Epidemiology of ABPA
Aspergillus hypersensitivity (AH) is defined by the presence of an immediate-type cutaneous hypersensitivity to A fumigatus antigens, and it is the first stepÂ in the development of ABPA. Only a minority ofÂ patients with AH develop the complete clinicalÂ picture of ABPA. The population prevalence ofÂ ABPA in asthma, generally referred to as 1 toÂ 2%, is based on the inference of only threeÂ studies (one peer-reviewed and two non-peer-reviewed studies). In the only peer-reviewedÂ study, 14 patients with allergic bronchopulmonaryÂ mycosis were identified from a total of 1,390 newÂ referrals in a catchment area population of half aÂ million, estimating a period prevalence of just aboveÂ 1%. The other two non-peer-reviewed questionnaire-based studies suggested a maximum prevalence of ABPA of 1% in the United States. In aÂ recent metaanalysis, we demonstrated a prevalenceÂ of AH and ABPA in asthma of 28% and 12.9%,Â respectively. The limitation noted in this review wasÂ that all the studies were performed in specializedÂ clinics and may not be representative of the generalÂ population. Thus the exact population prevalence ofÂ ABPA remains speculative but is likely to be fairly
806 high in patients attending asthma clinics. Table 1Â summarizes the prevalence of ABPA in patients withÂ asthma reported in various studies over theÂ last two decades. The prevalence of ABPA in patients admitted with acute severe asthma is evenÂ higher. In a recent study of 57 patients with acuteÂ severe asthma admitted in the respiratory ICUs, weÂ demonstrated the prevalence of AH and ABPA to beÂ around 51% and 39%, respectively. The occurrenceÂ of AH and ABPA was significantly higher in patientsÂ with acute asthma compared to the outpatient bronchial asthma (around 39% and 21%, respectively).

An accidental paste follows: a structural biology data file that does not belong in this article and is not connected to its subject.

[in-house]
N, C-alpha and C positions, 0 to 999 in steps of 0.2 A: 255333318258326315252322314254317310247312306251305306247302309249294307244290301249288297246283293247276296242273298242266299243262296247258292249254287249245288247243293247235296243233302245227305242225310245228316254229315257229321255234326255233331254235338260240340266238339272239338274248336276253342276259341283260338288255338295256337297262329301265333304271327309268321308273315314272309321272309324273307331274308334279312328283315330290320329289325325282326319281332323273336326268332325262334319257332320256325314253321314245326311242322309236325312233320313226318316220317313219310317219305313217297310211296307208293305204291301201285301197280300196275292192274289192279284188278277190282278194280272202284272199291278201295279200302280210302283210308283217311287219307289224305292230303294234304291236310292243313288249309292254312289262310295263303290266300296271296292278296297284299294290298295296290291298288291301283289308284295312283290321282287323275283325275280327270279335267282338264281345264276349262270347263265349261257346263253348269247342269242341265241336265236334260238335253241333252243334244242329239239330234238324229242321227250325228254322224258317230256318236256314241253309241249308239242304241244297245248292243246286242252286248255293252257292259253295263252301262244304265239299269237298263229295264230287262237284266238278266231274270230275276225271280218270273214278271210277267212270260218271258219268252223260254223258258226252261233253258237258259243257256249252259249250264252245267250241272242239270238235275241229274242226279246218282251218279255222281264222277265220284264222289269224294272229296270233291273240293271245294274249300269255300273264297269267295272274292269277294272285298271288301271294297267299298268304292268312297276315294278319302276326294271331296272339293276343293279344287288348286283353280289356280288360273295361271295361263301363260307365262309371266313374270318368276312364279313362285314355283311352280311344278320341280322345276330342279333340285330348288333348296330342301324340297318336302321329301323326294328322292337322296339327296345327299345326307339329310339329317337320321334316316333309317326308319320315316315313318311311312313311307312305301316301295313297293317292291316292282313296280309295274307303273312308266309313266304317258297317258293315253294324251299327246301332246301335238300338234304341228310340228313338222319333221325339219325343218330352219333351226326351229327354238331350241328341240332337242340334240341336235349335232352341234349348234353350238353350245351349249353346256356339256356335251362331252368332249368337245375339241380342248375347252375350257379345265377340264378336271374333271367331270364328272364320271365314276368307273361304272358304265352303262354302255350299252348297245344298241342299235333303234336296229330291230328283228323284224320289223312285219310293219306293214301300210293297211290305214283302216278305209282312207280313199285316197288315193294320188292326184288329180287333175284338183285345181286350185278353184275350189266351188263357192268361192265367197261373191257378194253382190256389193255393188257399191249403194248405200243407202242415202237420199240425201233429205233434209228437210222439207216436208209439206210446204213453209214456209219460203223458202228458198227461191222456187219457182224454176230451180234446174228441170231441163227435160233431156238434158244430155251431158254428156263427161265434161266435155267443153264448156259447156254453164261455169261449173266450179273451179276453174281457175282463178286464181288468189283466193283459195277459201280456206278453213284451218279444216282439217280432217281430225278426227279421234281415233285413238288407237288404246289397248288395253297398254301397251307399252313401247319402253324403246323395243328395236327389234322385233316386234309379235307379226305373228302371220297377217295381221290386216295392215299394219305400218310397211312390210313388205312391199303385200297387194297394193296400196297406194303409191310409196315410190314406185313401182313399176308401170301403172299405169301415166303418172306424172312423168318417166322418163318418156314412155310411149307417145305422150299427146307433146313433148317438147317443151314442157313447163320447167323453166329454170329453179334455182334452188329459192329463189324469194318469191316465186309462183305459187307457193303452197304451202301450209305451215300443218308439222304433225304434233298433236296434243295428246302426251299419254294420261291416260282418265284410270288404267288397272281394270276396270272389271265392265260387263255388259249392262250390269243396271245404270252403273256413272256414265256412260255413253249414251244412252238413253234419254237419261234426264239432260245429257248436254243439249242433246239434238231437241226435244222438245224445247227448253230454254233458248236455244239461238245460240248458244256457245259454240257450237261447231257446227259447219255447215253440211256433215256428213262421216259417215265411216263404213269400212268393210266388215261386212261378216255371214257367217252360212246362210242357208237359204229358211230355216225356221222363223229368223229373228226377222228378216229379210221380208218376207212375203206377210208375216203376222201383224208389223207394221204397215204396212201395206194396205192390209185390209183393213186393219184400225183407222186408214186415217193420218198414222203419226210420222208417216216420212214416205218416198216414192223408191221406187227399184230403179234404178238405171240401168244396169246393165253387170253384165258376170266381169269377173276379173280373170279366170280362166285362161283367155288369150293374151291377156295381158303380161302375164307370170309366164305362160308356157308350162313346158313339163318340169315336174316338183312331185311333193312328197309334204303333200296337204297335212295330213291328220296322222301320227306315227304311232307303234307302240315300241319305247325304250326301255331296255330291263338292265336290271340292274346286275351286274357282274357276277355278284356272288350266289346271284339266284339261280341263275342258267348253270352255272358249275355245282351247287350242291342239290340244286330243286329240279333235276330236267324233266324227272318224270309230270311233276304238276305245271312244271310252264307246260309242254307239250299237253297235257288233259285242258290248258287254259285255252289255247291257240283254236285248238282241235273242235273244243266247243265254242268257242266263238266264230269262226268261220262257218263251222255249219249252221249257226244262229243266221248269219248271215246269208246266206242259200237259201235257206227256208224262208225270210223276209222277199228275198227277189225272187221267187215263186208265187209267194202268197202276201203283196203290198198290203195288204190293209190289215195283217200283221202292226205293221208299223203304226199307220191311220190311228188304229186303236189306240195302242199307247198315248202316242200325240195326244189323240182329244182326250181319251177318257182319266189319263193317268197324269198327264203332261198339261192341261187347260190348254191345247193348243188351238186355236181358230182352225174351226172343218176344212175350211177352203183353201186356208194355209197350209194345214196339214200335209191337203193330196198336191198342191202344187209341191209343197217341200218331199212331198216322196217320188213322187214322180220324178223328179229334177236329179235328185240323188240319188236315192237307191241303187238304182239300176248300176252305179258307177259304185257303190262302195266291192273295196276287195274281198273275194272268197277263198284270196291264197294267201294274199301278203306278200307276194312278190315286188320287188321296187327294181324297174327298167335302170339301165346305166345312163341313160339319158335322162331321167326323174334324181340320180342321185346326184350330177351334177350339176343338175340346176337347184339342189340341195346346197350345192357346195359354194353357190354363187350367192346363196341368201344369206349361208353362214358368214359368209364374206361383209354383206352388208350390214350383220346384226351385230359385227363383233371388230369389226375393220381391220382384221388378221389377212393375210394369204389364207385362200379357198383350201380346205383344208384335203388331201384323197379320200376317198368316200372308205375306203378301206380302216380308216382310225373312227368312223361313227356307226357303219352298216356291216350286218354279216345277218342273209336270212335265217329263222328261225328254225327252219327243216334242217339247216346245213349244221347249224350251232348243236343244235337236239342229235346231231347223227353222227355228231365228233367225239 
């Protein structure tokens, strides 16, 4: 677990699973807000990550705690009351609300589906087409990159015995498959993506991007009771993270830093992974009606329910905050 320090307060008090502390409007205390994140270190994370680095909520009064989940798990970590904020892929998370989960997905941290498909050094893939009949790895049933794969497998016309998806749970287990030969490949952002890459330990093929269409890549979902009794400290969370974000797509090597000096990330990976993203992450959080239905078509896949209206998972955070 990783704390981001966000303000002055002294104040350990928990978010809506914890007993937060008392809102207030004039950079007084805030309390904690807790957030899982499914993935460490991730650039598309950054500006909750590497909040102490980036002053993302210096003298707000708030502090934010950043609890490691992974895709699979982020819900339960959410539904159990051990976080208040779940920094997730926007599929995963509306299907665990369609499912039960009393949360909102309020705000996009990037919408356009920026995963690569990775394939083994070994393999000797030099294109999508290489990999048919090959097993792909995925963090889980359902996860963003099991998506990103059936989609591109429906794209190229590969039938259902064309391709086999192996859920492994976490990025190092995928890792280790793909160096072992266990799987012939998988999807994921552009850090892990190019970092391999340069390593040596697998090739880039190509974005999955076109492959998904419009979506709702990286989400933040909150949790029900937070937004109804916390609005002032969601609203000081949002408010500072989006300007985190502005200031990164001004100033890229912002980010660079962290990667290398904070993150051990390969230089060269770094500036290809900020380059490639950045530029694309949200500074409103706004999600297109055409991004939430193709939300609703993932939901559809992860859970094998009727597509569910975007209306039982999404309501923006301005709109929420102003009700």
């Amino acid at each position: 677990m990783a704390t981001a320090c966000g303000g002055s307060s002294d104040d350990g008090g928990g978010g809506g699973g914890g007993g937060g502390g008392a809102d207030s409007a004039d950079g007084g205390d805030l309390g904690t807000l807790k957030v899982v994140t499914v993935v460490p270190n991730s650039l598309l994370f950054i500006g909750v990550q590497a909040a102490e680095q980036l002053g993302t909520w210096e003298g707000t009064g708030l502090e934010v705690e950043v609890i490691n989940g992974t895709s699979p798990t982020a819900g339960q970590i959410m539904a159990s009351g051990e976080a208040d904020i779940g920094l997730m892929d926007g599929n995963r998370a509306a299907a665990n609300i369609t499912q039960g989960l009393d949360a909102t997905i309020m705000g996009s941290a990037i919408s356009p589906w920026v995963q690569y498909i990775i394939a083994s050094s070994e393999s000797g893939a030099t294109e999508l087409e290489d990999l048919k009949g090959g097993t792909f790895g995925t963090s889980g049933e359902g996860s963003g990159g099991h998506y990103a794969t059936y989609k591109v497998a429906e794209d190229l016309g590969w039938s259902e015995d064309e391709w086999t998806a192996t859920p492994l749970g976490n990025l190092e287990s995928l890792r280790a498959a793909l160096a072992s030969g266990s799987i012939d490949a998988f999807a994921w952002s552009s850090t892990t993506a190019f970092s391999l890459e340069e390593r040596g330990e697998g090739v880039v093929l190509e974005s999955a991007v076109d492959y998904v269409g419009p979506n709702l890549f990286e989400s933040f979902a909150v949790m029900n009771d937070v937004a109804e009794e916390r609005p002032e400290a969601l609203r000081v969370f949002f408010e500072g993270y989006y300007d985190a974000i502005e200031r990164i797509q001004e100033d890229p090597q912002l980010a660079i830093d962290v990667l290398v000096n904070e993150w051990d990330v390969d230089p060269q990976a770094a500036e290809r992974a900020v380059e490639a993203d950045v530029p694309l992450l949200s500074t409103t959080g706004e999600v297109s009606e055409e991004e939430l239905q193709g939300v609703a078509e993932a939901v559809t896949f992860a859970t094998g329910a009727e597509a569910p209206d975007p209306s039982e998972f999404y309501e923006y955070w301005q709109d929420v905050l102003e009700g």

Pathogenesis of ABPA
The susceptibility of asthmatic patients to develop ABPA is not fully understood (Fig 1). Some authorsÂ have reported that exposure to large concentrationsÂ of spores of A fumigatus may cause ABPA.
Most present with low-grade fever, wheezing, bronchial hyperreactivity, hemoptysis, or productiveÂ cough. Expectoration of brownish black mucus plugs is seen in 31 to 69% of patients. The symptoms of hemoptysis, expectoration of brownish black mucus plugs, and history of pulmonary opacities in anÂ asthmatic patient suggests ABPA. Patients can occasionally be asymptomatic, and the disorder isÂ diagnosed on routine screening of asthmatic pa-tients. Physical examination can be normal orÂ may reveal polyphonic wheeze. Clubbing is rare,Â seen in only 16% of patients. On auscultation, coarseÂ crackles can be heard in 15% of patients. PhysicalÂ examination can also detect complications such asÂ pulmonary hypertension and/or respiratory failure. During exacerbations of ABPA, localized findings ofÂ consolidation and atelectasis can occur that needs toÂ be differentiated from other conditions.
Aspergillus Skin Test: The Aspergillus skin test is performed using an A fumigatus antigen, eitherÂ commercial (eg, Aspergillin; Hollister-Stier Laboratories; Spokane, WA) or locally prepared. The test isÂ read every 15 min for 1 h, and then after 6 to 8 h.Â The reactions are classified as type I if a wheal andÂ erythema developed within 1 min, reaches a maximum after 10 to 20 min, and resolves within 1 to 2 h.Â A type III reaction is read after 6 h, and any amountÂ of subcutaneous edema is considered a positiveÂ result. An immediate cutaneous hypersensitivity to AÂ fumigatus antigens is a characteristic finding ofÂ ABPA and represents the presence A fumigatus-specific IgE antibodies, whereas a type III skinÂ reaction probably represents the immune complexÂ hypersensitivity reaction, although its exact significance remains unclear. The test can be performedÂ using either a skin-prick test or intradermal injectionÂ with the latter being more sensitive. A skin-prick test should be performed for Aspergillus skinÂ testing, and if the results are negative should beÂ confirmed by an intradermal test. There is noÂ difference on the outcome of the test and the type ofÂ antigen (locally prepared or commercial) used forÂ performance of the test.
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